The dead weight strategies that deserve to be left behind in 2016
Successful organizations are never satisfied.
They constantly reevaluate and optimize their approach. They're able to do this without crashing and burning because they devote a great amount of resources into measuring and analyzing every move they make.
How can associations adopt the same approach within a realistic scope and budget?
We can start by asking more questions. Many member engagement strategies that are "assumed" or "commonplace" either no longer cut it or actively work against us. So as we wrap up 2016 and take a look ahead, here are 4 overused and ineffective member engagement strategies to ditch moving forward:
1. Requiring a login for all of your content
All of us have faced the walled content roadblock before: "Login to view." "Enter email to view." It's a little deterring, isn't it?
Associations have to let go of the idea that everything needs to be kept behind the member wall. They are missing out on ample opportunities and exposure for their brand. By allowing people to view some of your content without mining them for their information (we call these "Anonymous Users"), you can engage with a broader audience and communicate your value more effectively.
You can learn more about the benefits of making more of your content available to everyone in our Anonymous User Infographic.
2. Overvaluing the number of discussions
Too many associations are appeased by the total number of discussions they see in their community. This over evaluation of content is built on redundant discussions and inactive groups - a huge turnoff for a first time user.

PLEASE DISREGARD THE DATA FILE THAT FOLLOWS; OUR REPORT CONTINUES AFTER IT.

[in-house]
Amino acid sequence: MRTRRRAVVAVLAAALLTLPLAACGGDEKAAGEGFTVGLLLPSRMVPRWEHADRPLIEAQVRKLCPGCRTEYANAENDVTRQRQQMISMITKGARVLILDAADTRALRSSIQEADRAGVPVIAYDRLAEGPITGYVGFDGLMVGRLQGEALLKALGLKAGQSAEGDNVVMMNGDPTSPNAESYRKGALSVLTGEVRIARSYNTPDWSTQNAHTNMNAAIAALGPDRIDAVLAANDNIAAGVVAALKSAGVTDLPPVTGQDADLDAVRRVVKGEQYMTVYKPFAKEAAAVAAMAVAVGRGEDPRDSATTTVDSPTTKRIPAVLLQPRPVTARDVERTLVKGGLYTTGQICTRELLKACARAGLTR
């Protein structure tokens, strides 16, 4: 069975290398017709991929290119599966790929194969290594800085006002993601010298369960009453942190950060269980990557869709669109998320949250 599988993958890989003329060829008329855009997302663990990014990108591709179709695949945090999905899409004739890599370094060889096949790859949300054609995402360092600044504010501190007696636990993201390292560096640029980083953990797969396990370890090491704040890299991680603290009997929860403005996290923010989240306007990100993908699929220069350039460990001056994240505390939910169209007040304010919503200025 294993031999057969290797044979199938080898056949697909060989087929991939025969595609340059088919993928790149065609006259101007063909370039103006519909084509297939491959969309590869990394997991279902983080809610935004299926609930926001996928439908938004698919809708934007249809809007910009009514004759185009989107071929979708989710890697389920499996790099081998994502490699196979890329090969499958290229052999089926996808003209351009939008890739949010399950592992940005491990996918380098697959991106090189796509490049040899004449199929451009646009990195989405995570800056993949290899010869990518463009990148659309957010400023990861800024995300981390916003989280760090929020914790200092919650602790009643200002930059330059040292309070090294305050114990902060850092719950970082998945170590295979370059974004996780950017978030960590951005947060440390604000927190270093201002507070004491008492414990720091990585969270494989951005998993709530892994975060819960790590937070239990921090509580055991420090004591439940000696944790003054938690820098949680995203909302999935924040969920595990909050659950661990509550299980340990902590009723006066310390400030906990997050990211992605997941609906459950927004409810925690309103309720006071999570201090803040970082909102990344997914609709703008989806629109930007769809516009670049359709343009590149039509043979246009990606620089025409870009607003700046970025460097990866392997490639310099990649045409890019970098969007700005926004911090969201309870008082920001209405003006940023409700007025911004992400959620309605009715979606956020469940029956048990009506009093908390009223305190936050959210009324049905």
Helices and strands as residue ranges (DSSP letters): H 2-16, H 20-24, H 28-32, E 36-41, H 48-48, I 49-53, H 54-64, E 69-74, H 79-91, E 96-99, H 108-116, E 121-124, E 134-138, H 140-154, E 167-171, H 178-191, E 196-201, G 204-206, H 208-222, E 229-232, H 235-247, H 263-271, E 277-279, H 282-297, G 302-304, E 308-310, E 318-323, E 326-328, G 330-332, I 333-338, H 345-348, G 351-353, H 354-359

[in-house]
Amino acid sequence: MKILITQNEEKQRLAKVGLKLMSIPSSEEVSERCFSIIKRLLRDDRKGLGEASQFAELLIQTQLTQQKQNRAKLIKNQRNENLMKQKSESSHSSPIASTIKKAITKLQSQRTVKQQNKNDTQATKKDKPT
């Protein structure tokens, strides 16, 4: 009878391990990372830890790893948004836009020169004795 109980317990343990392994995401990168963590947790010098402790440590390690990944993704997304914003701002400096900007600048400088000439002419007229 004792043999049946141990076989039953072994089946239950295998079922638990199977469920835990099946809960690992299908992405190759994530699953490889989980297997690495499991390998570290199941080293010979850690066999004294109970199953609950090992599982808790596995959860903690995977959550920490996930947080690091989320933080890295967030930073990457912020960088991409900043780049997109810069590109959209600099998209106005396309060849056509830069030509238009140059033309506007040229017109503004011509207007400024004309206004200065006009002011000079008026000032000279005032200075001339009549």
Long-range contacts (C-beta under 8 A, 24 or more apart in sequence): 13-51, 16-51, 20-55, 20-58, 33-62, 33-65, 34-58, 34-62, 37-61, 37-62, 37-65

It's like having 100 tv channels, but 50 of them are white noise, and 30 are playing the exact same show.
You can combat this problem by consolidating discussions (and even groups) based on their focus and relevancy. For content that is "old" (a definition that will vary from org to org), archive those conversations to clear the air at the top while still allowing members to access them for future reference.
3. Clinging to ineffective features
There are a lot of bells and whistles associated with online communities. What better time than the new year to take a good hard look at which ones are actually serving their purpose vs. wasting space?
By trimming the fat of old or underused features, you will be able to devote more human and financial resources to the features that are actually being used, and in turn, improve those experiences even more.
We've talked about measuring the ROI of online communities as a whole before, but now let's consider the ROI of certain features. By giving value and measuring each one by metrics such as usage, referrals, contacts gained, or engagements, you can take a more micro approach to what you focus on next year.
4. Overlooking the lurkers
It's easy to focus your efforts and conversations on your most active and vocal community members. The big issue with that is the majority (90%, in fact) of your members are lurkers. Lurkers do not post or interact in your community but rather are constant consumers of content.
Much like walling off content, engaging with a certain "clique" in the association portrays a different, but equally off-putting idea of exclusivity. While lurkers might not be the most obviously engaged users, they are still users - they have the power of spending, word of mouth, and in-person engagement.
No two associations are exactly alike. However, there are clear trends among outdated strategies that once your individual association deems ineffective, should be retired. Your own analysis may even result in your own hit list of strategies to ditch, which is also a fabulous way to start the new year.